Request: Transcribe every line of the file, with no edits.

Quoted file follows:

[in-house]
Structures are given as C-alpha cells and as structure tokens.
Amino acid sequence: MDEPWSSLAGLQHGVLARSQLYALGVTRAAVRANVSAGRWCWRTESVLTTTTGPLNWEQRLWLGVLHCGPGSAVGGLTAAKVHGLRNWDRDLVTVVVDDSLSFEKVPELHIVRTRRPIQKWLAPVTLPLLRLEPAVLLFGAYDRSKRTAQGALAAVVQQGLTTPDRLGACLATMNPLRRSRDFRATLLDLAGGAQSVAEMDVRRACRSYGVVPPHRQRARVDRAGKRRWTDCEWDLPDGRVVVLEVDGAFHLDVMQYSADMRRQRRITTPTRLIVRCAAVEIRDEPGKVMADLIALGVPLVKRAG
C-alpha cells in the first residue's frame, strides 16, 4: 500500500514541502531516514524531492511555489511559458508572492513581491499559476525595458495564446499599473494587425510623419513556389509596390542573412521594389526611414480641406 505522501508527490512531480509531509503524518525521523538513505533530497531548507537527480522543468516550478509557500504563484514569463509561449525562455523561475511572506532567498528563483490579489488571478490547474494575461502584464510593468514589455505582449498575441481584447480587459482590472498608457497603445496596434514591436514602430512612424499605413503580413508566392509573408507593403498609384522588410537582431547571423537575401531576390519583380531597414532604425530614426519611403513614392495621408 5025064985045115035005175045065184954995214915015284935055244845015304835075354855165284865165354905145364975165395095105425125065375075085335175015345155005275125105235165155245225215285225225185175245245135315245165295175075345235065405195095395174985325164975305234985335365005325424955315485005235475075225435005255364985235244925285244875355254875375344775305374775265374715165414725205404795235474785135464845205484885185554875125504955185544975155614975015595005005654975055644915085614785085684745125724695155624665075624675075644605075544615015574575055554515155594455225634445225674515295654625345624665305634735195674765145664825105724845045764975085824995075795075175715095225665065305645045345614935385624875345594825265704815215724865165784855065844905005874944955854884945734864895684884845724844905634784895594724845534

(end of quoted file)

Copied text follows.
[in-house]
Structures are given as C-alpha cells and as structure tokens.
Amino acid sequence: MDEPWSSLAGLQHGVLARSQLYALGVTRAAVRANVSAGRWCWRTESVLTTTTGPLNWEQRLWLGVLHCGPGSAVGGLTAAKVHGLRNWDRDLVTVVVDDSLSFEKVPELHIVRTRRPIQKWLAPVTLPLLRLEPAVLLFGAYDRSKRTAQGALAAVVQQGLTTPDRLGACLATMNPLRRSRDFRATLLDLAGGAQSVAEMDVRRACRSYGVVPPHRQRARVDRAGKRRWTDCEWDLPDGRVVVLEVDGAFHLDVMQYSADMRRQRRITTPTRLIVRCAAVEIRDEPGKVMADLIALGVPLVKRAG
C-alpha cells in the first residue's frame, strides 16, 4: 500500500514541502531516514524531492511555489511559458508572492513581491499559476525595458495564446499599473494587425510623419513556389509596390542573412521594389526611414480641406 505522501508527490512531480509531509503524518525521523538513505533530497531548507537527480522543468516550478509557500504563484514569463509561449525562455523561475511572506532567498528563483490579489488571478490547474494575461502584464510593468514589455505582449498575441481584447480587459482590472498608457497603445496596434514591436514602430512612424499605413503580413508566392509573408507593403498609384522588410537582431547571423537575401531576390519583380531597414532604425530614426519611403513614392495621408 5025064985045115035005175045065184954995214915015284935055244845015304835075354855165284865165354905145364975165395095105425125065375075085335175015345155005275125105235165155245225215285225225185175245245135315245165295175075345235065405195095395174985325164975305234985335365005325424955315485005235475075225435005255364985235244925285244875355254875375344775305374775265374715165414725205404795235474785135464845205484885185554875125504955185544975155614975015595005005654975055644915085614785085684745125724695155624665075624675075644605075544615015574575055554515155594455225634445225674515295654625345624665305634735195674765145664825105724845045764975085824995075795075175715095225665065305645045345614935385624875345594825265704815215724865165784855065844905005874944955854884945734864895684884845724844905634784895594724845534